Sunday, March 26, 2006

Do You Want to Know When Your School Is Being Investigated?

A March 26, 2006 Seattle Times article makes one wonder: should students be told when a school is being investigated?

Here are a few quotes from the article:

"In the eight years that Judy McKinney was attending the Court Reporting Institute in North Seattle, the state investigated her school three times. But she didn't know about it.

"Neither did other students attending the Court Reporting Institute. A state analysis found that only 6 percent of CRI students graduate. One percent become court reporters...

"McKinney took out nearly $28,500 in loans to pay for school. After eight years of school, her transcription still isn't fast enough or accurate enough to pass the state's test to become a court reporter.

"Now the state Workforce Training and Education Coordinating Board, which oversees some vocational and technical schools, is trying to shut down the school...

"The students said they were left on their own to learn to type in court-reporter shorthand and had to work off of taped dictations so garbled that they often couldn't understand the words. Computers didn't work and classes were taught by lab assistants — current students who weren't court reporters...

"Some former students say that by the time they realized there were problems with the school, they had invested so much time and money that they thought they should stick it out. Some say they were so beaten down by failure that they didn't have the confidence to quit. Others were so far in debt that they couldn't afford to drop out because they would have to start paying back their loans..."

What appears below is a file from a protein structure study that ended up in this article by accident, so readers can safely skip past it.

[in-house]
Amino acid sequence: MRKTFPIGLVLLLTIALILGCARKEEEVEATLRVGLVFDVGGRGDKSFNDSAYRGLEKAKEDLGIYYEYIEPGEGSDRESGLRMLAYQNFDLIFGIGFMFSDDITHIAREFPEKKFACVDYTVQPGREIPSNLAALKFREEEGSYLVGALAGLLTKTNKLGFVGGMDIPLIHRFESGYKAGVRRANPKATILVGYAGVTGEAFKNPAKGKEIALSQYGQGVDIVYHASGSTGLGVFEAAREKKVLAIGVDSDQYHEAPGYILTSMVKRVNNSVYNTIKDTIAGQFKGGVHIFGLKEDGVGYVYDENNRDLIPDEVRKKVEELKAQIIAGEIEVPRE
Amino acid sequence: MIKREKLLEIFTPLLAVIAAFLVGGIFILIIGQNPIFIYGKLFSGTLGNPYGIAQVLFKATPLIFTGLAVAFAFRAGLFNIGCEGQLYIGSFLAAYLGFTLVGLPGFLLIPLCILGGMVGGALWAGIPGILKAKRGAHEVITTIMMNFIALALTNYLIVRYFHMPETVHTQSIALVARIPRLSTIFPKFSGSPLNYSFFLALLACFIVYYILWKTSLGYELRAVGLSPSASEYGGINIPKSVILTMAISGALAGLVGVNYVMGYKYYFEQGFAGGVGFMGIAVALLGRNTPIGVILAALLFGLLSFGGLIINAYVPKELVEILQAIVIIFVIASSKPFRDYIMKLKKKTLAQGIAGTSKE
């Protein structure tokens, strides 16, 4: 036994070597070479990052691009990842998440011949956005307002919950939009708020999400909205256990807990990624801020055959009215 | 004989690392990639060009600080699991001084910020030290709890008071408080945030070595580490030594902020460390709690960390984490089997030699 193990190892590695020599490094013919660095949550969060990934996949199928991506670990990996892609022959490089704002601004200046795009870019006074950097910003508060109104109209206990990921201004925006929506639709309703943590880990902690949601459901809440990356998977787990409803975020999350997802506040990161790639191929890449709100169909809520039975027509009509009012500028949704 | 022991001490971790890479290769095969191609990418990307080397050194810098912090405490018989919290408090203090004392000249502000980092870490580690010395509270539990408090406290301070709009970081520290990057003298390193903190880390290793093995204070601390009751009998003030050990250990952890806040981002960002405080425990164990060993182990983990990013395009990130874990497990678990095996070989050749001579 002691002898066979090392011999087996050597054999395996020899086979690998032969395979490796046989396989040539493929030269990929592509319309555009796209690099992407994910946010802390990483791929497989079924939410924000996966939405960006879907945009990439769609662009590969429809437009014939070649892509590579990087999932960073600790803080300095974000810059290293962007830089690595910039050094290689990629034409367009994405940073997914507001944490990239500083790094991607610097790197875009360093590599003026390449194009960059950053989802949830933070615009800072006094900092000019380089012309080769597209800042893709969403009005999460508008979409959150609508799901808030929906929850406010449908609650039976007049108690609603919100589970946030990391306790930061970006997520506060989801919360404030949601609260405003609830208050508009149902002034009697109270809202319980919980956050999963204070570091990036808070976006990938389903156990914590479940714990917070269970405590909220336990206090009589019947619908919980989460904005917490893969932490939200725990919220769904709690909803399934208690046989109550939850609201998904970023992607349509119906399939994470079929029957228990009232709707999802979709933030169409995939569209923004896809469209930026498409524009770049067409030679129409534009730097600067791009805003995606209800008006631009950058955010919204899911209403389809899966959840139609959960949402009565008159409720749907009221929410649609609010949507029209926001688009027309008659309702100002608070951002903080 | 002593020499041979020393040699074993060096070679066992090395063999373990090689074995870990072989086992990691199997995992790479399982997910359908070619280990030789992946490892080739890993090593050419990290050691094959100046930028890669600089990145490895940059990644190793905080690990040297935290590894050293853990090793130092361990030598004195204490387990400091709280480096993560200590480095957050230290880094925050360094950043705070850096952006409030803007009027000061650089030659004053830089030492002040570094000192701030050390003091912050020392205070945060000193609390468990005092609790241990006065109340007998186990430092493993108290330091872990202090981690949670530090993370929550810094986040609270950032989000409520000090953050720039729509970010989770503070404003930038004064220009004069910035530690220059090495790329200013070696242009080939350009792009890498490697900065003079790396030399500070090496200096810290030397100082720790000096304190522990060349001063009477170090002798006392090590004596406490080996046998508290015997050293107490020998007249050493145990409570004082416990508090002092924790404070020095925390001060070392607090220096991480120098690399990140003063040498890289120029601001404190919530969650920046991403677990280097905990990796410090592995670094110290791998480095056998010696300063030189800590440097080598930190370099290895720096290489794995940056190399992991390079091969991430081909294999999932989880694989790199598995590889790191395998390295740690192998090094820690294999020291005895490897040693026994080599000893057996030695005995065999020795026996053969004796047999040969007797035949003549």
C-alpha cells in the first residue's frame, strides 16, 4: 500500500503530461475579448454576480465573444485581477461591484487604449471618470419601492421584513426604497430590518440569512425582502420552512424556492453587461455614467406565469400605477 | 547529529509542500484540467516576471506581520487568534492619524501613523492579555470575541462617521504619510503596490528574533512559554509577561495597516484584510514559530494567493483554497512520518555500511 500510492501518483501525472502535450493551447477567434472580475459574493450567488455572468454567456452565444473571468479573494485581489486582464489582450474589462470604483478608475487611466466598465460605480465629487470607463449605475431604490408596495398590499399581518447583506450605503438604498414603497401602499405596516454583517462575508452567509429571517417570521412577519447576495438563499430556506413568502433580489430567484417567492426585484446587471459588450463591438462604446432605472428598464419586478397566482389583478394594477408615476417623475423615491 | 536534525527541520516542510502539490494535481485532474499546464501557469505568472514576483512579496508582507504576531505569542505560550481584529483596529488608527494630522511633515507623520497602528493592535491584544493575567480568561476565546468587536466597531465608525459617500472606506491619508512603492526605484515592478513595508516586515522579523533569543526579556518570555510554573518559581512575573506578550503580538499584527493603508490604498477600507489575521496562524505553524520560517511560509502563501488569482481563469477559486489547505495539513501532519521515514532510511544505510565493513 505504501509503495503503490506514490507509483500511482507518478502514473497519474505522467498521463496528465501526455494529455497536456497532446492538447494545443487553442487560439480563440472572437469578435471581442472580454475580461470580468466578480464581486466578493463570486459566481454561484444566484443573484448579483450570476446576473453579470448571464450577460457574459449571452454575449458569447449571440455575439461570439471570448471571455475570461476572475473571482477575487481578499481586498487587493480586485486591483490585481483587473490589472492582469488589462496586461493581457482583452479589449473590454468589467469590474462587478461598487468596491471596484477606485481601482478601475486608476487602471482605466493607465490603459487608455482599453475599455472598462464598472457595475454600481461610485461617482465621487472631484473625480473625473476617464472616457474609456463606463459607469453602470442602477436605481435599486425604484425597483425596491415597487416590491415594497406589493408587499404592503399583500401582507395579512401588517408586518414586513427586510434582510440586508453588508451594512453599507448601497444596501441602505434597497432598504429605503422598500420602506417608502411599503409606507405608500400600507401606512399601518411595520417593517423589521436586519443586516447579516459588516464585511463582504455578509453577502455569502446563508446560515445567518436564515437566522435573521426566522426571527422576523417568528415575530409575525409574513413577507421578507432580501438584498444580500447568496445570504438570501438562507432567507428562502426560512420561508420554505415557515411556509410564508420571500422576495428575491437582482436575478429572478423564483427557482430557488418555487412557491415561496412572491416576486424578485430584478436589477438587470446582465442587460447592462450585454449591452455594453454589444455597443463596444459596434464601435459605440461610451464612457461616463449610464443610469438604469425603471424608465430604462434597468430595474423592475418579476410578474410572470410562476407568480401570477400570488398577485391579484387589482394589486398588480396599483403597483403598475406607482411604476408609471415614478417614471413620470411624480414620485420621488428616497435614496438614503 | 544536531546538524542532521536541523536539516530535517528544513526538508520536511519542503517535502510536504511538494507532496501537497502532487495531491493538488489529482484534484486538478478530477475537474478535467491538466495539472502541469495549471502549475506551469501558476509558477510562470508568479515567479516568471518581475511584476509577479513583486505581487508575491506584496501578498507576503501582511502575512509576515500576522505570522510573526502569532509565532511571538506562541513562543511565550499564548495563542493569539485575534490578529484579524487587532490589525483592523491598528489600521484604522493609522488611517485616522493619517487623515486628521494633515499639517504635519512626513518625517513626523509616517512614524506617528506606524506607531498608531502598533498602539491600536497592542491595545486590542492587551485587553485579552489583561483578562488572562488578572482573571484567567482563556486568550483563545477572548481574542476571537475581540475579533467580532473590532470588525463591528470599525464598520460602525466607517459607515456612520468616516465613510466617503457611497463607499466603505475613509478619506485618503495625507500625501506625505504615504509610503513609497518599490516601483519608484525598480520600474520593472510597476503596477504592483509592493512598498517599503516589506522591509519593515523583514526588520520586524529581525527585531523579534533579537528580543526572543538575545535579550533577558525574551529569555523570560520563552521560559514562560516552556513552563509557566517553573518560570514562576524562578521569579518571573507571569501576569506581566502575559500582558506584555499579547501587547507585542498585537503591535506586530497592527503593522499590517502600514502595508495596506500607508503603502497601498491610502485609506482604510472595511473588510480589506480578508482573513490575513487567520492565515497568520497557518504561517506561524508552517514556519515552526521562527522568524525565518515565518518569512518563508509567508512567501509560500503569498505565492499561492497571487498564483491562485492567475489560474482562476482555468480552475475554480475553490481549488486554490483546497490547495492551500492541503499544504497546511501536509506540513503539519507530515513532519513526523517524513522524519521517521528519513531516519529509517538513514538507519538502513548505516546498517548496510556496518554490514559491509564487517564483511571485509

Emily Heffter: 206-464-8246

SDCOE JPA Lawyers Are Outraged When School Personnel Held Accountable

San Diego County Office of Education lawyers maintain a constant state of outrage at the thought that any school employee might be asked to testify about violations of law in our schools. They clearly feel that the public and the courts have no business prying into the actions of public school employees.

When the public pays hundreds of thousands of dollars to lawyers, it has a right to expect that the lawyers will not violate the law to protect those who have harmed the public.

In the Maura Larkins case, one SDCOE lawyer became so outraged in court that she pointed her two index fingers at the plaintiff, holding her two hands like a pair of pistols, and jabbed them toward the plaintiff, as if she wanted to shoot her. This out-of-control hostility regarding the judicial process is not appropriate for publicly-funded lawyers. This lawyer was angrily trying to protect individuals who had harmed public school children and employees, and had cost the taxpayers hundreds of thousands of dollars. Why did taxpayers pay to defend these individuals?

Tuesday, March 21, 2006

Interesting Documents

Four interesting documents from the Maura Larkins OAH hearing are posted at
Maura Larkins